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The Building and Construction Labor Force Is Changing. Are You?
The global workforce is in flux. There are currently five generations in the workforce, and while that means there’s lots of diverse talent to be tapped, it also means there are lots of
diverse employee groups to keep happy.
The makeup of the employee mix is ever-changing, with Traditionalists mostly having retired and baby boomers starting to do so at a significant rate. There are around 4.6 million workers over the age of 45 in the construction workforce, accounting for more than 44 percent of the workforce—
many of whom will consider retiring in the next 10 years
. Meanwhile, Gen Xers and the Millennials are taking over—in fact,
Millennials are expected to comprise half the global workforce by 2020
. The reliable “lifers” are headed out the door, and a more transient generation with different desires is moving in.
Employers, frankly, are struggling to adjust. Businesses are suffering from:
1. Skills gaps.
There is real risk of knowledge loss within organizations as long-standing employees leave companies and younger, less experienced professionals replace them. And that’s if replacements can be found at all. There is a significant trade labor shortage plaguing a wide range of industries as Millennials are choosing not to pursue trades and are not replacing retiring Baby Boomers quickly enough.
2. Cultural misalignment.
Companies are finding they need to fight to attract skilled Millennials. These younger workers are often looking for different things from employers than older generations did, including more work/life balance, opportunities to see how their work is “making a difference,” and a desire to harness modern technology in their jobs. This often doesn’t align with existing workplace cultures, especially in a traditional industry like building and construction.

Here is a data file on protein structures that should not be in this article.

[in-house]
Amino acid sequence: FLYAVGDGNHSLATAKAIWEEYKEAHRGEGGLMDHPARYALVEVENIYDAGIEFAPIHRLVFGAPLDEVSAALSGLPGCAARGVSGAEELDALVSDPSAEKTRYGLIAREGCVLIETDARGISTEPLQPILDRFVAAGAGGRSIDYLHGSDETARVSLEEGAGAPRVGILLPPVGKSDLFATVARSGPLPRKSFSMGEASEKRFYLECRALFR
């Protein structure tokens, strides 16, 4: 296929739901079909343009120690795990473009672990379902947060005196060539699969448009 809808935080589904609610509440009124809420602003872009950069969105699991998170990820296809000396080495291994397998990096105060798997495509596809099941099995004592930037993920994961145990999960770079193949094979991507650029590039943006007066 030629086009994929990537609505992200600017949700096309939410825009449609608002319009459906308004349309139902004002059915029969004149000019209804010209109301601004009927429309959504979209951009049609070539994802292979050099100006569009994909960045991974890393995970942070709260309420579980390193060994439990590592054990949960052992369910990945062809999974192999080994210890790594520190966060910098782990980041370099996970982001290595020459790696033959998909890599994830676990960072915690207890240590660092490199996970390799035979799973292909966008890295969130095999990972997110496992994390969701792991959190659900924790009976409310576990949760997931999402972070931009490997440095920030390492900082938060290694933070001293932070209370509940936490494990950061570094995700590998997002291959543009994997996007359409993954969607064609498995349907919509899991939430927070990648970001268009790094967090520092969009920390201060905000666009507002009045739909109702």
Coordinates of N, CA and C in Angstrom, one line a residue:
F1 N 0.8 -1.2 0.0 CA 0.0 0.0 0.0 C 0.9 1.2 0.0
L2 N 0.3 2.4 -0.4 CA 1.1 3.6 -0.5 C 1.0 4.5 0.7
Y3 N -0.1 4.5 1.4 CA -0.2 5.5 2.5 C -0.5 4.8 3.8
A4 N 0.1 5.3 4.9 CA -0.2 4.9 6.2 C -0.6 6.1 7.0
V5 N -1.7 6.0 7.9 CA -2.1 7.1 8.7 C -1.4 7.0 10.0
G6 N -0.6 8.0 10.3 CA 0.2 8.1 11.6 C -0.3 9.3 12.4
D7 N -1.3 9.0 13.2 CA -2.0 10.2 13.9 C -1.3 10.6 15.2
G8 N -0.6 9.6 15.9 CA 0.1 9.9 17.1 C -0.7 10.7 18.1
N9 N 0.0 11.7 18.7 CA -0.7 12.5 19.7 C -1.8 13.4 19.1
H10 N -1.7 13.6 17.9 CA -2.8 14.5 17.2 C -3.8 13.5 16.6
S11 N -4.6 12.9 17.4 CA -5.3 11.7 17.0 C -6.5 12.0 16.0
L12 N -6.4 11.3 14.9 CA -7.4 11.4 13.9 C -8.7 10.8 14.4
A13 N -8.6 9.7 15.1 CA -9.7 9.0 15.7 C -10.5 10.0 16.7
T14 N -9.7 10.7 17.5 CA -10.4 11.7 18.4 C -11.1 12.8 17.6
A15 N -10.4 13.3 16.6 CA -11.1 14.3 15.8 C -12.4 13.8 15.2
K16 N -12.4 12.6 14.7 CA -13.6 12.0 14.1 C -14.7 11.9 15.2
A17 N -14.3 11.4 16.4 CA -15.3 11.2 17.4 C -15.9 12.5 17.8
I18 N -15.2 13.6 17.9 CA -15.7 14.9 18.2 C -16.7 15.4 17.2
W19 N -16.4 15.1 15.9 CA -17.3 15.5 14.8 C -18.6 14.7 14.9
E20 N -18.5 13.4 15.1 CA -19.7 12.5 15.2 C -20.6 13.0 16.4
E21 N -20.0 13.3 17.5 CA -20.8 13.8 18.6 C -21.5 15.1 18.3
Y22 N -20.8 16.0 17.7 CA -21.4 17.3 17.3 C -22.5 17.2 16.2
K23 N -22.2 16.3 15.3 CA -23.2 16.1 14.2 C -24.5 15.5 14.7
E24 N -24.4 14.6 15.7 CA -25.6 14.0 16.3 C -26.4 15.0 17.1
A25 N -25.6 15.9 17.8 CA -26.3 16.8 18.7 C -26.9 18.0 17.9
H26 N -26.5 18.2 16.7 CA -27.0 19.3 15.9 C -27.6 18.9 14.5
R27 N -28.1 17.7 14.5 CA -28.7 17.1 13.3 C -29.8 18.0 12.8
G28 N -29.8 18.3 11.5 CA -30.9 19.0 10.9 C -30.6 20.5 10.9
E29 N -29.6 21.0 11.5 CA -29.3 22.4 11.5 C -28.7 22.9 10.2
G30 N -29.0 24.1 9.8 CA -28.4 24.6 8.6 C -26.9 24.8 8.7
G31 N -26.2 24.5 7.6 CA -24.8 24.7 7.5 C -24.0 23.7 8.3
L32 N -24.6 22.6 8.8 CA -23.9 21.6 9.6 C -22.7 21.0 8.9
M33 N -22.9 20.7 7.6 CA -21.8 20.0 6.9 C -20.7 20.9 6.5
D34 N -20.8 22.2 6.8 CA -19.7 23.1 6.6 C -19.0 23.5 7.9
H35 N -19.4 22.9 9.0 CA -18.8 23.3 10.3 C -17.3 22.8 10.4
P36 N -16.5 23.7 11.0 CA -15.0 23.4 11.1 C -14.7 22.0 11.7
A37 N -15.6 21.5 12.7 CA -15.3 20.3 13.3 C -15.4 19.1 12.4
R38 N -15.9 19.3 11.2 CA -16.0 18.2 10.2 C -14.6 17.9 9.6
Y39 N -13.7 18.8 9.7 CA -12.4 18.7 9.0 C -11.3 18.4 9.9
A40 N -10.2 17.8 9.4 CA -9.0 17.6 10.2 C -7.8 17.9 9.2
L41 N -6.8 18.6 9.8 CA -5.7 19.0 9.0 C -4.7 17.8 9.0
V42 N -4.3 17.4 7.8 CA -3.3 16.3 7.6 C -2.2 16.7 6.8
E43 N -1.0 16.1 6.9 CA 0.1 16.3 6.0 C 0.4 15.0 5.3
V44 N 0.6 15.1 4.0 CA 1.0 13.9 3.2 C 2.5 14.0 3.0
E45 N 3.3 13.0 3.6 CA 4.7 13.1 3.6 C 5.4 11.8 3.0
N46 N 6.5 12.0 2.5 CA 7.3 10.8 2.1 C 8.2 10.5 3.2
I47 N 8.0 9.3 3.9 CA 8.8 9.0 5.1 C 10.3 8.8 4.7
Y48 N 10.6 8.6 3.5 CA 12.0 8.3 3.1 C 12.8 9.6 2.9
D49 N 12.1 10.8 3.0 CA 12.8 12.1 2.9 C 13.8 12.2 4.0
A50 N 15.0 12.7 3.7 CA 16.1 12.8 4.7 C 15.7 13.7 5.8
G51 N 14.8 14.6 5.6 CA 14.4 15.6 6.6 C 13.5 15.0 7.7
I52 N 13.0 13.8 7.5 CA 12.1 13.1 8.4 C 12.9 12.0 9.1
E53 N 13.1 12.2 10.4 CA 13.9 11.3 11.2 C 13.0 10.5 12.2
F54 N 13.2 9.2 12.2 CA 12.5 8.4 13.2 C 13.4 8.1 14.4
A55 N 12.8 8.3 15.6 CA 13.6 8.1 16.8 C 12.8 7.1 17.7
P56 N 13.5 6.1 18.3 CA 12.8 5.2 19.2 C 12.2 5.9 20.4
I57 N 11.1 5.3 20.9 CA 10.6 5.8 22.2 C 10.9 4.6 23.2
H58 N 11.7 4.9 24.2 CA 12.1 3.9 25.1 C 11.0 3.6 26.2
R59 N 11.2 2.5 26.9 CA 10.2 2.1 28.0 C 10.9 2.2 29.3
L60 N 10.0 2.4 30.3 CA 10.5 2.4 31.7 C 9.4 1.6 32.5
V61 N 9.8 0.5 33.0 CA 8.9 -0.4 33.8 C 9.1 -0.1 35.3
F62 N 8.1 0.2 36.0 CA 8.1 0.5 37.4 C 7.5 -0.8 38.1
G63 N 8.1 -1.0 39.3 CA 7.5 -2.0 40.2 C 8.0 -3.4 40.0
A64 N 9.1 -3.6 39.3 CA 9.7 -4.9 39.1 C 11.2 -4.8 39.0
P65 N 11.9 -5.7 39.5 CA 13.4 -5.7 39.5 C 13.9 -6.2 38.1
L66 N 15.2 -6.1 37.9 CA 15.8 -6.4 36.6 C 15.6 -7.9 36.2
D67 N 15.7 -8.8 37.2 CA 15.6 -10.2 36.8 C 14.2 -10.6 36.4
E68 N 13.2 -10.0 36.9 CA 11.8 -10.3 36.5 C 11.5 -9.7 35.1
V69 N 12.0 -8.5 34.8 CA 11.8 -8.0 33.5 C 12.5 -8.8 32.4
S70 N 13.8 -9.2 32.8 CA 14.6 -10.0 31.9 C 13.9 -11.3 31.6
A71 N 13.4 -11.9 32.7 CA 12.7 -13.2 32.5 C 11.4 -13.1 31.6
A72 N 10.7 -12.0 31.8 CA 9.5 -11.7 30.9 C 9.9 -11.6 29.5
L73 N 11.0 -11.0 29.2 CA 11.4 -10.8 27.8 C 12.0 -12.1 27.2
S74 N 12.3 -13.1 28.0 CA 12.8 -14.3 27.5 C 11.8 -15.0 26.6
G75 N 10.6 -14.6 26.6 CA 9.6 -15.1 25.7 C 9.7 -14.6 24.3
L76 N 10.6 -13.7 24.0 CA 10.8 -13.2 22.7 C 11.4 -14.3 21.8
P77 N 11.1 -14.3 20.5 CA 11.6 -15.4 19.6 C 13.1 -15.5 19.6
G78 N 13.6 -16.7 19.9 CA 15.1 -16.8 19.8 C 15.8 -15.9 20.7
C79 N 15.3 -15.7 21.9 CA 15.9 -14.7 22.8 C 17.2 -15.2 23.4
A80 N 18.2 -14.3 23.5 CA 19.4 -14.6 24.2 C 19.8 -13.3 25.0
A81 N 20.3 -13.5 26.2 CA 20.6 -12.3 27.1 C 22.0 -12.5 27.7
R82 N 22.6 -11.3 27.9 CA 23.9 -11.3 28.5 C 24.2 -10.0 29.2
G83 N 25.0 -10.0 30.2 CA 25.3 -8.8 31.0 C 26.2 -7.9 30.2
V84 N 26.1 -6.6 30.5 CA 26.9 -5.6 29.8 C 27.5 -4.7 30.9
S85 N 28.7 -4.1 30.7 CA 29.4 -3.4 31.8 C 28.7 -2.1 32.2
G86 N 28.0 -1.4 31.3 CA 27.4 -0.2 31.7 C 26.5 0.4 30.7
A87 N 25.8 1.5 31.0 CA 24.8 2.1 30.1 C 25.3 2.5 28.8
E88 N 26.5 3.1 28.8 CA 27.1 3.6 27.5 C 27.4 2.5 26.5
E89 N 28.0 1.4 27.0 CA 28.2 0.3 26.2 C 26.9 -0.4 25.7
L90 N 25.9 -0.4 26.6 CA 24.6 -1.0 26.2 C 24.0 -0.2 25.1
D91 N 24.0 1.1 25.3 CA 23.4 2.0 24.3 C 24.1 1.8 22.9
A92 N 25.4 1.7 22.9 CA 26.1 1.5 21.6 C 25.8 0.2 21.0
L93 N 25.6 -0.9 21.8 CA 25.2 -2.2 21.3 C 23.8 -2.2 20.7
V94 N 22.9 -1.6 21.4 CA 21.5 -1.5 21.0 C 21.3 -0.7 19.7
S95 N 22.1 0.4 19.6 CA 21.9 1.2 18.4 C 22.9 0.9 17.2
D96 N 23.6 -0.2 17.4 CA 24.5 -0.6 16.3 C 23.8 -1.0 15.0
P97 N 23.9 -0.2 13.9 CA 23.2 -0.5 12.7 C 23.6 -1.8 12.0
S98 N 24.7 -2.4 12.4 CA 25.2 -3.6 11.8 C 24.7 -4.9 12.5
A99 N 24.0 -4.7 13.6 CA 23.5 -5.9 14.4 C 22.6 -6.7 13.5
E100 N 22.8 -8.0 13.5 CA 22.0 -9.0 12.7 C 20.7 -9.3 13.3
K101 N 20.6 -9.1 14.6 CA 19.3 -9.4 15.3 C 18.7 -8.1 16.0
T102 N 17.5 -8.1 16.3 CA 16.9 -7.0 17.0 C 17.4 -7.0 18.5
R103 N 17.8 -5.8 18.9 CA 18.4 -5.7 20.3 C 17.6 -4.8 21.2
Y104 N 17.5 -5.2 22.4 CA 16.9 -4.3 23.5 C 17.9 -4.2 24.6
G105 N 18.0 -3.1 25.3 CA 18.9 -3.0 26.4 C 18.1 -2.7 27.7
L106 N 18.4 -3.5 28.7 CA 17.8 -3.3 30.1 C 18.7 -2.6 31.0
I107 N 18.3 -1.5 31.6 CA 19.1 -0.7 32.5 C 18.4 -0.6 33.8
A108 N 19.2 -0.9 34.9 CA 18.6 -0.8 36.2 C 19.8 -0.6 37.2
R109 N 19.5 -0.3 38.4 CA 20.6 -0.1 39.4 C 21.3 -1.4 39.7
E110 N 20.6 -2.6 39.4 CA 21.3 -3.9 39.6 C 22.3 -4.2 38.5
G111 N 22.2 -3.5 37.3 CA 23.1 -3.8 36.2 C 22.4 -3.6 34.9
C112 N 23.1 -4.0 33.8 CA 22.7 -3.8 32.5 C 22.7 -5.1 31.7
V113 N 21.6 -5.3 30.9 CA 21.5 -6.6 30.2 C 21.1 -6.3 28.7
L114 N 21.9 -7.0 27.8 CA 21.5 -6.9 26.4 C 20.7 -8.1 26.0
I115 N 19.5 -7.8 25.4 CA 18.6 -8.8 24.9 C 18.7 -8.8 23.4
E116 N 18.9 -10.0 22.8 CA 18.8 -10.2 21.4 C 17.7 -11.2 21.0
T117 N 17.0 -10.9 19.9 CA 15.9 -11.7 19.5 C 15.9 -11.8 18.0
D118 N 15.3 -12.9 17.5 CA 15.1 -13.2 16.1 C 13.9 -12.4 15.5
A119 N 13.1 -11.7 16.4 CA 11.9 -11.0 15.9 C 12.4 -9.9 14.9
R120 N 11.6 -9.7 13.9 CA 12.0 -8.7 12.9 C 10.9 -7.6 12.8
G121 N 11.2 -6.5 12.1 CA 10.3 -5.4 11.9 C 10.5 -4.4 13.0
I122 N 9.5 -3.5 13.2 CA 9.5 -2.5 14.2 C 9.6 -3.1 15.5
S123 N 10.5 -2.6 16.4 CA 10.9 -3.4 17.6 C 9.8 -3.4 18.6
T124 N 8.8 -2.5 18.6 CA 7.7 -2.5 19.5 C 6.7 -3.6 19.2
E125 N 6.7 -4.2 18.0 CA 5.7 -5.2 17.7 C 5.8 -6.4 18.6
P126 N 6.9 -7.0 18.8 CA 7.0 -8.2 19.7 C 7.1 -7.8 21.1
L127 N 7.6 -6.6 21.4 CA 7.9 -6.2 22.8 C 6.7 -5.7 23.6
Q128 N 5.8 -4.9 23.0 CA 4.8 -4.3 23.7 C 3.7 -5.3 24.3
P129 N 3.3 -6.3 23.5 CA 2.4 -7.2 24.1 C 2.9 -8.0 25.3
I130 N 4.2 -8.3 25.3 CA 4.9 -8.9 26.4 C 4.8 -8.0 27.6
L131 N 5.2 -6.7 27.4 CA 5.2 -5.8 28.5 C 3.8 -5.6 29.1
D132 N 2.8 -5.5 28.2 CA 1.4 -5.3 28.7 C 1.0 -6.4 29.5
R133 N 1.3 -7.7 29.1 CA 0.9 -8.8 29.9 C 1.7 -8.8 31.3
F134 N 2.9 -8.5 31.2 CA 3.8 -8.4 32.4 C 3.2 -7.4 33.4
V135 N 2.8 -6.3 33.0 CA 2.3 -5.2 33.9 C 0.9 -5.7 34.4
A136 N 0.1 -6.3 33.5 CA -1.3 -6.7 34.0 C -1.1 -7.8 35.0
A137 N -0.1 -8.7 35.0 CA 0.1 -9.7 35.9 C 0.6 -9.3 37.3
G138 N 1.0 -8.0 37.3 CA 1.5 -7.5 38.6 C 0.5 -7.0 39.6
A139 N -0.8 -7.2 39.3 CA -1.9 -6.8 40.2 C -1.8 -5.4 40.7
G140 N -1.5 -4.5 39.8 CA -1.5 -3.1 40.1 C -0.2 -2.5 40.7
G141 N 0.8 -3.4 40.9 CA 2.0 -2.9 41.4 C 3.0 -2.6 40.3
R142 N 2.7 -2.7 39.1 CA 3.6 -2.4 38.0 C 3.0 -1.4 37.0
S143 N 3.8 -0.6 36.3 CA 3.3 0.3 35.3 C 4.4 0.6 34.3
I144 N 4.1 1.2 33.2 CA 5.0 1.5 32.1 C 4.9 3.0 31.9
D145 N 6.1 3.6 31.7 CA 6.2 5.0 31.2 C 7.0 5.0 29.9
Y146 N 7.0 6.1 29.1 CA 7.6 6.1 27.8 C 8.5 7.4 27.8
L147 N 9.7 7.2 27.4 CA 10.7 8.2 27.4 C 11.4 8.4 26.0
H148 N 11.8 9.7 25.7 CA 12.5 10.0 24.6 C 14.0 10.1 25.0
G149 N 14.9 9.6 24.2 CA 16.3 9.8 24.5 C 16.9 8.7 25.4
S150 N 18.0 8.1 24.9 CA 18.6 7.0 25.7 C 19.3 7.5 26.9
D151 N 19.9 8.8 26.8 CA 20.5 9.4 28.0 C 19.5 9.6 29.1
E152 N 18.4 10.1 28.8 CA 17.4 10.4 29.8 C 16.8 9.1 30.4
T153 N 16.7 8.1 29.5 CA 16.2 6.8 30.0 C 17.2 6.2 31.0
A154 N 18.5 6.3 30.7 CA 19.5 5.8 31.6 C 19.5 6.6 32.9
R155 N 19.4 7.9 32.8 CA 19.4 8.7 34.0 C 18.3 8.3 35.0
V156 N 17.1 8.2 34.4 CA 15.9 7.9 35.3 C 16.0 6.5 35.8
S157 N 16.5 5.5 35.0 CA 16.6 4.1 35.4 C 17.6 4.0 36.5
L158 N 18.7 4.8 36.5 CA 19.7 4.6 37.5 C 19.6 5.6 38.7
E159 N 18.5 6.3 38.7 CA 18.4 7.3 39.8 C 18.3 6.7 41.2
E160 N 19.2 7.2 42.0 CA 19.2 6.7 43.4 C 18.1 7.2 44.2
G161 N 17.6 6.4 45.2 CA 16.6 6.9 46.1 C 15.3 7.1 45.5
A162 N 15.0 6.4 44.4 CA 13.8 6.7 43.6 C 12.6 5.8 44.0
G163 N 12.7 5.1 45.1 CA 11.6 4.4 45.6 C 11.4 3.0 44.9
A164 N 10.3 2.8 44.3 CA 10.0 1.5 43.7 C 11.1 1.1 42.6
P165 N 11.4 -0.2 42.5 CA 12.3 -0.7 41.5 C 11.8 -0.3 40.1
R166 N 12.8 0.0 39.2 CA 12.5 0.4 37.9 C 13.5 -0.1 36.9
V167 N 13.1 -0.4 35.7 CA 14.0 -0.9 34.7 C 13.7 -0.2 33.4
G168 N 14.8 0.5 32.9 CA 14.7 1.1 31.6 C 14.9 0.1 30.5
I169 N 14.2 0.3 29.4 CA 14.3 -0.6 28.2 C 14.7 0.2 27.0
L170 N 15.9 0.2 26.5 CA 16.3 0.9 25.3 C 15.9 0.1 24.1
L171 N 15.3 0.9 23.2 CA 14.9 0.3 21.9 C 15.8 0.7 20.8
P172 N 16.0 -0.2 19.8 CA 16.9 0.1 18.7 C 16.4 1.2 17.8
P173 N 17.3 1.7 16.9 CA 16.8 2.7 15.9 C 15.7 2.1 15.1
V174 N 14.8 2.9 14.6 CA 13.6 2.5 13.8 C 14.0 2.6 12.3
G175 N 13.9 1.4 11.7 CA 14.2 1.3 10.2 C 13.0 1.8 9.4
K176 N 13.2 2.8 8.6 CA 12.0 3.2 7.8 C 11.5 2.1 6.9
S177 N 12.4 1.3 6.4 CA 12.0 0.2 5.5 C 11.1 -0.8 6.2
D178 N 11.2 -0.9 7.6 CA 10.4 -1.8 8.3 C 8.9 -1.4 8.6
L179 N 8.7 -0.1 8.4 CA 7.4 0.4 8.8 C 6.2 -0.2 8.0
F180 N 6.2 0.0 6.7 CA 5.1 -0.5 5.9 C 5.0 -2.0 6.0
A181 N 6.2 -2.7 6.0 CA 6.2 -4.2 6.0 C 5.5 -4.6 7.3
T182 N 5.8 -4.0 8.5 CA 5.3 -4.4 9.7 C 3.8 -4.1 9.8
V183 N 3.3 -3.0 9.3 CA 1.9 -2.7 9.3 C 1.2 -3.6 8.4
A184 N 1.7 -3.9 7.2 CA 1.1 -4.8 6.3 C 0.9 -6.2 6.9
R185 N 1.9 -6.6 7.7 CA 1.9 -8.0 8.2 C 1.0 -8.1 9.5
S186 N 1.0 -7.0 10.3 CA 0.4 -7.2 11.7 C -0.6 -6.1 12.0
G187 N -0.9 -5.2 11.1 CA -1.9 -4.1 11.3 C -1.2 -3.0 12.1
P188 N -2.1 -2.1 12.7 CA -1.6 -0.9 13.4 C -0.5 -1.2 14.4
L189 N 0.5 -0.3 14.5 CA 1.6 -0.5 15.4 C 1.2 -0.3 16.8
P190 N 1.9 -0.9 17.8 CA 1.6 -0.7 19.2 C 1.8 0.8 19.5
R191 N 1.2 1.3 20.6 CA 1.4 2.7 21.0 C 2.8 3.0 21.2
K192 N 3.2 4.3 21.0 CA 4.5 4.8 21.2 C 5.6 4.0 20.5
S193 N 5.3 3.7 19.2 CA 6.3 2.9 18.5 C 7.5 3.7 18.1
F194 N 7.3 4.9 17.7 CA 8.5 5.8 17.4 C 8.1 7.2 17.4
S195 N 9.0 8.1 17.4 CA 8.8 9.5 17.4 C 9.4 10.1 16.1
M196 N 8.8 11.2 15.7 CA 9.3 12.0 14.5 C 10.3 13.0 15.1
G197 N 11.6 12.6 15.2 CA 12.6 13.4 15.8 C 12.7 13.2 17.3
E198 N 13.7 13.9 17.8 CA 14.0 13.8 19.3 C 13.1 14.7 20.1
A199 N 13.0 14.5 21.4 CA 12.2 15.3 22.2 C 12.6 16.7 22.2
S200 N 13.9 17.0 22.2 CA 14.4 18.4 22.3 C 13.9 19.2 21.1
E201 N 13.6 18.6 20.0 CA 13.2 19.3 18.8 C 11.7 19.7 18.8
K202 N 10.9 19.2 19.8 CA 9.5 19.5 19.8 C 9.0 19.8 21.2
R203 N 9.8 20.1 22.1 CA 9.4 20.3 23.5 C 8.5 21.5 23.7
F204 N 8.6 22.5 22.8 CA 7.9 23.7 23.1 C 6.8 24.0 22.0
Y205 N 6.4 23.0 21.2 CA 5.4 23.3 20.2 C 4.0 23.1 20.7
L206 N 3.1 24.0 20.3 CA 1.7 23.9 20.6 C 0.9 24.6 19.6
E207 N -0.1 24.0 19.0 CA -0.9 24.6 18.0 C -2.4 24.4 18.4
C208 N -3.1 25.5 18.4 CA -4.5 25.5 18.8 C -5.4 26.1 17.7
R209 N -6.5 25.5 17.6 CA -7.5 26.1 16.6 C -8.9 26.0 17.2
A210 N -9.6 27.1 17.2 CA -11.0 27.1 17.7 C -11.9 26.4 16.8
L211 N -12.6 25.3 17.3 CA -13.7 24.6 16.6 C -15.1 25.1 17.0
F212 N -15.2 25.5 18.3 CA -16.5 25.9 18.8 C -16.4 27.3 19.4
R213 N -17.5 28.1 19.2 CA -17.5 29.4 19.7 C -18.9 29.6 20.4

3. Communications shortfalls.
Younger generations tend to have different communication preferences than older generations. Millennials are typically used to checking emails on their phone, using social media regularly and relying on other advanced digital communication platforms. As a result, they expect organizations to deliver communications quickly and conveniently via their preferred channels. However, many building and construction companies simply aren’t prepared to adjust to this “new normal” of communicating effectively with tech-savvy, always-on customers and employees.
Aligning with the Modern Workforce.
Change in the workforce is happening, whether we like it or not. If you’re struggling to effectively engage, manage or recruit Millennials or even Gen X members because your communications and culture aren’t aligned with what your new workforce values, it may be time to bring in professionals to keep you competitive.
That’s where we come in. We can’t keep things the way they always were in the face of a changing labor market. But we can help you excel in that environment by helping you communicate more effectively internally and externally, maintaining a healthy organization in the process.
Chances are good that you could be doing more to survive and thrive in the face of changing labor paradigms. We can help.
to get a conversation started about what communication-related shifts make the most sense for you.
building and construction